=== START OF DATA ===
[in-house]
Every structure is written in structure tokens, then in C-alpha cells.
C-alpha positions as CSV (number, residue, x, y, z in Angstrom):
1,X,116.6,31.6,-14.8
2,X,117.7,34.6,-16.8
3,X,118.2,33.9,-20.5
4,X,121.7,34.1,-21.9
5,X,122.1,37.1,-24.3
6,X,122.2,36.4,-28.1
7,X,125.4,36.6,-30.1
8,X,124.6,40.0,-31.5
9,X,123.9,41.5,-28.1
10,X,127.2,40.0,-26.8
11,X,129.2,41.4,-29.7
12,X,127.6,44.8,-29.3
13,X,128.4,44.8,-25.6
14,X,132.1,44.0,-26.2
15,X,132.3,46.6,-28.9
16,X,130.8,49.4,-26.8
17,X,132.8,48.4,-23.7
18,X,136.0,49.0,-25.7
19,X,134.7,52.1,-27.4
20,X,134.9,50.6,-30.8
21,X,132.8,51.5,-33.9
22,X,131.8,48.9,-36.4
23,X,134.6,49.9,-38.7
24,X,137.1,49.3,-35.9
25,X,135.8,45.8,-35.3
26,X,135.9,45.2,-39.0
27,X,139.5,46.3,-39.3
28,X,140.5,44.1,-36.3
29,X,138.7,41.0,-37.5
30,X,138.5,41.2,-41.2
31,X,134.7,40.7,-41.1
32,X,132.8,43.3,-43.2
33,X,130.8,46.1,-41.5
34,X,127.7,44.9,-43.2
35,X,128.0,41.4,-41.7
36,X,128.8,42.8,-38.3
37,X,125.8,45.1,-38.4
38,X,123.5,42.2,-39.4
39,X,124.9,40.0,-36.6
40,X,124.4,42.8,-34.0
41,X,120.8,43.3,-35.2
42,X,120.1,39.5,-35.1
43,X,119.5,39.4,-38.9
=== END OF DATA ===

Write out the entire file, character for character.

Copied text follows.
[in-house]
Every structure is written in structure tokens, then in C-alpha cells.
C-alpha positions as CSV (number, residue, x, y, z in Angstrom):
1,X,116.6,31.6,-14.8
2,X,117.7,34.6,-16.8
3,X,118.2,33.9,-20.5
4,X,121.7,34.1,-21.9
5,X,122.1,37.1,-24.3
6,X,122.2,36.4,-28.1
7,X,125.4,36.6,-30.1
8,X,124.6,40.0,-31.5
9,X,123.9,41.5,-28.1
10,X,127.2,40.0,-26.8
11,X,129.2,41.4,-29.7
12,X,127.6,44.8,-29.3
13,X,128.4,44.8,-25.6
14,X,132.1,44.0,-26.2
15,X,132.3,46.6,-28.9
16,X,130.8,49.4,-26.8
17,X,132.8,48.4,-23.7
18,X,136.0,49.0,-25.7
19,X,134.7,52.1,-27.4
20,X,134.9,50.6,-30.8
21,X,132.8,51.5,-33.9
22,X,131.8,48.9,-36.4
23,X,134.6,49.9,-38.7
24,X,137.1,49.3,-35.9
25,X,135.8,45.8,-35.3
26,X,135.9,45.2,-39.0
27,X,139.5,46.3,-39.3
28,X,140.5,44.1,-36.3
29,X,138.7,41.0,-37.5
30,X,138.5,41.2,-41.2
31,X,134.7,40.7,-41.1
32,X,132.8,43.3,-43.2
33,X,130.8,46.1,-41.5
34,X,127.7,44.9,-43.2
35,X,128.0,41.4,-41.7
36,X,128.8,42.8,-38.3
37,X,125.8,45.1,-38.4
38,X,123.5,42.2,-39.4
39,X,124.9,40.0,-36.6
40,X,124.4,42.8,-34.0
41,X,120.8,43.3,-35.2
42,X,120.1,39.5,-35.1
43,X,119.5,39.4,-38.9